Jéhan stared at her with large, frightened eyes.
“We will leave France? But … but Papa is in France, in Paris! We cannot leave Papa behind, Manon! We must go back and bring him with us!”
With mounting apprehension, Manon understood that now was time to tell her brother about their father. She could postpone it no longer. Taking him onto her lap, Manon tenderly embraced the little boy.
“Listen, Jéhan, I must tell you about Papa. You need to be very brave, because it is not pleasant news. Papa is dead, my sweet darling. The rioters killed him and left his body in our kitchen. I found him on the very first night that we slept in our house after the rioters took everything. I buried Papa in our garden. I did not want you to see him, Jéhan.”
Her brother’s hazel eyes, Papa’s eyes, Manon realised, were round with shock, but he did not weep or wail. He just nodded and said, “We will never see Papa again, will we? He is gone forever.”
“Yes, mon chou. Papa has gone to join Maman in heaven. They are together now, but so are we.” By now, Manon’s eyes were burning with unshed tears but she swallowed them back, not wanting to upset her brother further. Jéhan was trembling in her arms, so she held him close and stroked his curls to soothe him.
“What will become of us, Manon?” His small, frightened voice wavered, tearing at the strings of her heart.
“We will go to England, to live with our uncle and his mother at their estate. I will always be with you, Jéhan. I will never leave you. Our uncle will house us, feed us, clothe us, but I will care for you for the rest of your life, Jéhan. Whatever happens, you and I will never be separated. We are Manon and Jéhan Favier.”
Jéhan was quieter now, Manon felt. He sighed and nestled closer to her.
“If you are with me, I am not afraid, Manon.”
“I am with you, Jéhan, and I always will be.”
When the siblings went back up onto the deck, they were surprised to see that the boat had reached the open sea. With the resilience of childhood, Jéhan ran to the railing and cried out, “Mon Dieu, Manon, come and look at this! There is water everywhere! Oh, look, a seagull! Sister Marie-Ange showed us a drawing in class!”
Manon joined him at the railing and cautioned him not to fall overboard. “Here, Jéhan. Take hold of my skirt and do not let go of it. Be careful, mon chou. If you fall overboard, you will drown.”
“Yes, I know that, silly!” Her brother humphed, then asked, “Can I go and see what le capitaine is doing? I will be careful, I promise.”
Paul Lafitte hailed him and Jéhan ran off without waiting for permission.
“Do not worry,” a deep voice rang beside her, “he will be safe with Lafitte. The man has a family of his own, somewhere near Boulogne. I have met his wife Isabelle and their five children.”
Manon looked up into Richard’s smiling eyes. A lump formed in her throat, and she said, “I have told him about Papa.”
Richard’s hand, warm and strong, covered hers on top of the railing. “That was necessary, Manon. You could not keep the truth from him forever.”
“I know,” she replied in a small voice, “but telling him was the hardest thing I have ever had to do in my life.”
“You did well, Manon,” Richard said. “Look at him. He is already fully absorbed by what Lafitte is doing and enjoying it. Children are resilient. As long as we are there for Jéhan, he will do well.”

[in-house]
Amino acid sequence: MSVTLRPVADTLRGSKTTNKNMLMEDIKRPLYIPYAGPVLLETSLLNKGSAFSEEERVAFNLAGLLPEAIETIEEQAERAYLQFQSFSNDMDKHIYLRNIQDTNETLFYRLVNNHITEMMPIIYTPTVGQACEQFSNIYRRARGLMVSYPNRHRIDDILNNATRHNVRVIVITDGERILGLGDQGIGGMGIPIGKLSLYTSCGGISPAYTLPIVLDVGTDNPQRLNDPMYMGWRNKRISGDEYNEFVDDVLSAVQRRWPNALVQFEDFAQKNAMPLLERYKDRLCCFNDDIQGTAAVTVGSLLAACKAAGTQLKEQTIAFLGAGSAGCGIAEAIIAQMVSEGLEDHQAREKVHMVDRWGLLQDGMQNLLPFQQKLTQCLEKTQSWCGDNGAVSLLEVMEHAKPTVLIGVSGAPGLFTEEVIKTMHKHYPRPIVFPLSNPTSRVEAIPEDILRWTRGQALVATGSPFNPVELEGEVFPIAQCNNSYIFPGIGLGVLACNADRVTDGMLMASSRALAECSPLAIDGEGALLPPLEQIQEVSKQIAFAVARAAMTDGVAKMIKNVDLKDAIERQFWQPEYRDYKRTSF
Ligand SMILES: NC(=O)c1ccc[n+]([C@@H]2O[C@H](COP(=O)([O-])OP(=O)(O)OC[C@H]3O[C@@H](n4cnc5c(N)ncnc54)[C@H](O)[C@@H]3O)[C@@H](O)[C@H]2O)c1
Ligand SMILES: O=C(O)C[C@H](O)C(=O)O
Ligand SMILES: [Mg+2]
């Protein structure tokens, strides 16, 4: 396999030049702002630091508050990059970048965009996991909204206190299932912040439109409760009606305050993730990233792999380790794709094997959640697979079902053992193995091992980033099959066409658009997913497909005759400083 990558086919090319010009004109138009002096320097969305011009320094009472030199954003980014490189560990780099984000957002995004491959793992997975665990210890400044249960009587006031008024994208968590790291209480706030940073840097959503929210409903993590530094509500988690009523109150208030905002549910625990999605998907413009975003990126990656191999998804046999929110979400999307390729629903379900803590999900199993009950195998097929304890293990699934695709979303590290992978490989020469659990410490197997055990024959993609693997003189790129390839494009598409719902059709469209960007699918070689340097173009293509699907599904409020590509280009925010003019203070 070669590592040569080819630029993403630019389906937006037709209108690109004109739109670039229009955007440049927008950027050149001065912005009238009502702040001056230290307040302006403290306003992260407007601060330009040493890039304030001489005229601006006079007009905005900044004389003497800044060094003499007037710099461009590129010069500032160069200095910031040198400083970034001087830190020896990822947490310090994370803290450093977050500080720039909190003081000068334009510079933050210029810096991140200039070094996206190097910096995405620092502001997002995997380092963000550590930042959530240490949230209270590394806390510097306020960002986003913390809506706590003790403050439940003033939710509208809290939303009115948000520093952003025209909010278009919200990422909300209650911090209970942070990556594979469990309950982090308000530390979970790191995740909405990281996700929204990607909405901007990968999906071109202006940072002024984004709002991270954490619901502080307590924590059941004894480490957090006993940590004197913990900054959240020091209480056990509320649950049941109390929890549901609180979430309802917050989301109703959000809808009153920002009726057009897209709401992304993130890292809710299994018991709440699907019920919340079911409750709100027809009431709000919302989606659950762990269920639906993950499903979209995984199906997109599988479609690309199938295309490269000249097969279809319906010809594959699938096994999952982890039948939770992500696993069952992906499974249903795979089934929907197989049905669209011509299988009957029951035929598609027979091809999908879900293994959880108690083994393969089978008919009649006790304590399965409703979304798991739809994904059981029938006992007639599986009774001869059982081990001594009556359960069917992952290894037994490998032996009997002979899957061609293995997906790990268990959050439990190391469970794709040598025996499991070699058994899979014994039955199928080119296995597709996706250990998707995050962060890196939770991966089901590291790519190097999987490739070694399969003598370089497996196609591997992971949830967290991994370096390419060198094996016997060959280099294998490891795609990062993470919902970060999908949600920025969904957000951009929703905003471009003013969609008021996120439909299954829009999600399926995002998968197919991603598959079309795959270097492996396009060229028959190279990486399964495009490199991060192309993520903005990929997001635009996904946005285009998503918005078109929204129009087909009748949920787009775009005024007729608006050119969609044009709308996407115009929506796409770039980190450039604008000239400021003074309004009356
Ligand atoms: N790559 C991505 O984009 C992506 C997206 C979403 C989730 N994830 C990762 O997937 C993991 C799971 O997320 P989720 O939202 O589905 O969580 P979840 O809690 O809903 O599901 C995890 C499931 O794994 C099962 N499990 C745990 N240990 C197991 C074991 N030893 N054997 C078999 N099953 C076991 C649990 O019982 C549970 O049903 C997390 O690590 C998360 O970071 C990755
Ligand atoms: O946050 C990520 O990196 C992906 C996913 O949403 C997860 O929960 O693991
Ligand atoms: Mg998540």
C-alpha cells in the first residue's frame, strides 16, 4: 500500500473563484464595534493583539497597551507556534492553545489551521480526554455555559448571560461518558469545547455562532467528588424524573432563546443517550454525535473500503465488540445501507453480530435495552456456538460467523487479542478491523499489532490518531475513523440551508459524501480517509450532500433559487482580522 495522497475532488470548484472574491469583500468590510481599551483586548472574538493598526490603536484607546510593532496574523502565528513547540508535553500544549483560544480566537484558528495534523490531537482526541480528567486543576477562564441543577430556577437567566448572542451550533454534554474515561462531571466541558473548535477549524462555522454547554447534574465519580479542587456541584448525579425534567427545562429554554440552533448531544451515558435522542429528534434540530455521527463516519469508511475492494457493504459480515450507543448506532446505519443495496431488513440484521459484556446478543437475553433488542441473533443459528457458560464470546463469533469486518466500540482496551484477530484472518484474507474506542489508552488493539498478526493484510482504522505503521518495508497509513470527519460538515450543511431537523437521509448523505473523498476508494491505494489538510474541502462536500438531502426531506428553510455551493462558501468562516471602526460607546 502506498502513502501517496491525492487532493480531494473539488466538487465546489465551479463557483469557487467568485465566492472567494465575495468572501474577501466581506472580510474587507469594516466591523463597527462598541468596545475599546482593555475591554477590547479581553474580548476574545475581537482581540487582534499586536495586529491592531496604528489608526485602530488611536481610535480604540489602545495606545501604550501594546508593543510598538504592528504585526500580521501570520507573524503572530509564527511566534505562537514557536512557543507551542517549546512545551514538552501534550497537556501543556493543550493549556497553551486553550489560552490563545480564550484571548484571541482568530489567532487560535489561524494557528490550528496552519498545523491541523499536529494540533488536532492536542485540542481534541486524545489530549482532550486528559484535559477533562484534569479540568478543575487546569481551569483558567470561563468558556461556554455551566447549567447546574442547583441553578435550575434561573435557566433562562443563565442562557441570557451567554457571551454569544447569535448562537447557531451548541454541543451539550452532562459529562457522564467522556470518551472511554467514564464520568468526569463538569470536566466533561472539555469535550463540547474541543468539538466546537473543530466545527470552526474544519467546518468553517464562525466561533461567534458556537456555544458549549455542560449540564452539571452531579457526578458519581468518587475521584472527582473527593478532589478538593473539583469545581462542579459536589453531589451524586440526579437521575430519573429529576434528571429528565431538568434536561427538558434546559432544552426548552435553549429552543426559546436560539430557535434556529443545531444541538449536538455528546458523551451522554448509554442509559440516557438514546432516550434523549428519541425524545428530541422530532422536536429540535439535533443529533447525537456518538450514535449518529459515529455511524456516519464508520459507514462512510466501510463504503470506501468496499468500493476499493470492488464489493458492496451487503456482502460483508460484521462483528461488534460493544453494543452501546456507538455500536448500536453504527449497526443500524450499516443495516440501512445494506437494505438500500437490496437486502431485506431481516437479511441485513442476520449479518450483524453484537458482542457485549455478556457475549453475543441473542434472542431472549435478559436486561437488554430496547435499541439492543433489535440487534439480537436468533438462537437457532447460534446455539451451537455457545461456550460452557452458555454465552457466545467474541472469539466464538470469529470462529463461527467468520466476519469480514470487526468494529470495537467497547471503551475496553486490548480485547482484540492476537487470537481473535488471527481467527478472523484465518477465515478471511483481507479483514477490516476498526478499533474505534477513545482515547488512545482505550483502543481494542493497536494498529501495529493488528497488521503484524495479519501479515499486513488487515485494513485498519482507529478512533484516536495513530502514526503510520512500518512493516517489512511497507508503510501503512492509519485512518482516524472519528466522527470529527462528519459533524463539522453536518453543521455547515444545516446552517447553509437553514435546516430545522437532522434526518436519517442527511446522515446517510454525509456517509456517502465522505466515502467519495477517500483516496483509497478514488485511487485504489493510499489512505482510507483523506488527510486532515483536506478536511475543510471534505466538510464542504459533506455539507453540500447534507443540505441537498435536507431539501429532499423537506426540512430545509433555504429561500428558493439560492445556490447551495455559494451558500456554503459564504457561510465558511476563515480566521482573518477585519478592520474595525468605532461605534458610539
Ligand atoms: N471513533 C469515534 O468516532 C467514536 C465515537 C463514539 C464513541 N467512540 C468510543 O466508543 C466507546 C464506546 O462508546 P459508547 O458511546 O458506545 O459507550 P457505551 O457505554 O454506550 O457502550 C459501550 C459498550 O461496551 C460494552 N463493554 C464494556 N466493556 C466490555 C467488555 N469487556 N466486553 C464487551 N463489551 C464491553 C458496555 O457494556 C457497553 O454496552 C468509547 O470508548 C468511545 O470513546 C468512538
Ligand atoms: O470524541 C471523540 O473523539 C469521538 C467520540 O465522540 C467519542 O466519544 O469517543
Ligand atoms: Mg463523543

They reached Dover when dusk was settling in. The crossing had been smooth, but the travellers were tired, so it was with relief that Richard spotted his friend’s carriage waiting for them at the quayside.
Lucian Blackthorne, Viscount Rossiter, had been Richard’s friend since their days as Cambridge students. Lucian’s father was the Earl Clifford of Middleton in Kent, but the viscount had a small estate of his own near Romney, which was twenty-three miles south of Dover.
He now stepped and grasped Richard’s profited hand in a tight grip.
“Richard!” he said with unmitigated relief in his tenor voice. “Finally, you have come. I have been keeping men watching here for over a week, not knowing when you would arrive. I am so glad you made it back to England again.”
Manon, still weary from her sea voyage, came off the gangplank carrying her sleeping brother against her shoulder. She did not notice the tall, blond Adonis until he came striding in her direction, concern in his dark brown eyes.
“Mademoiselle,” he said in perfect French, “let me relieve you of your burden.”
He took Jéhan from her before Manon could react. “I am Lucian Blackthorne, Viscount Rossiter,” he presented himself. “Your uncle de Briers and I have been friends for nigh ten years. Welcome to England, mademoiselle Favier!”
Manon had been full of apprehension when the stranger took Jéhan from her, but now she curtsied and replied, “Thank you, my lord. I am most happy to make your acquaintance.”
“Rich, you old scoundrel! You did not tell me your niece spoke our language! May I congratulate you, mademoiselle, on your perfect English? And please, no titles. My name is Lucian, and I would like you to use it.”
Manon smiled and begged the viscount to do likewise. She liked this pleasant, open young man from the start. He was the opposite of her uncle, she thought. Wavy golden hair, warm brown eyes, and a thin moustache that graced his wide, sensual upper lip. He was as tall as her uncle was, but of slighter build, though he had the same musculature about the chest and shoulders. The difference between them, Manon realised, lay in their character. Where Richard was a quiet, grave and somewhat withdrawn man, Lucian was exuberant and outspoken. Richard had a decidedly distinctive tendency to brood, whereas Lucian seemed to have no care in the world. Perhaps he really did have none, Manon mused. When your father was an English peer, you had no significant qualms or concerns.
She followed the two men to the waiting carriage, watching them as they strode side by side. Two friends, and every inch each other’s opposite.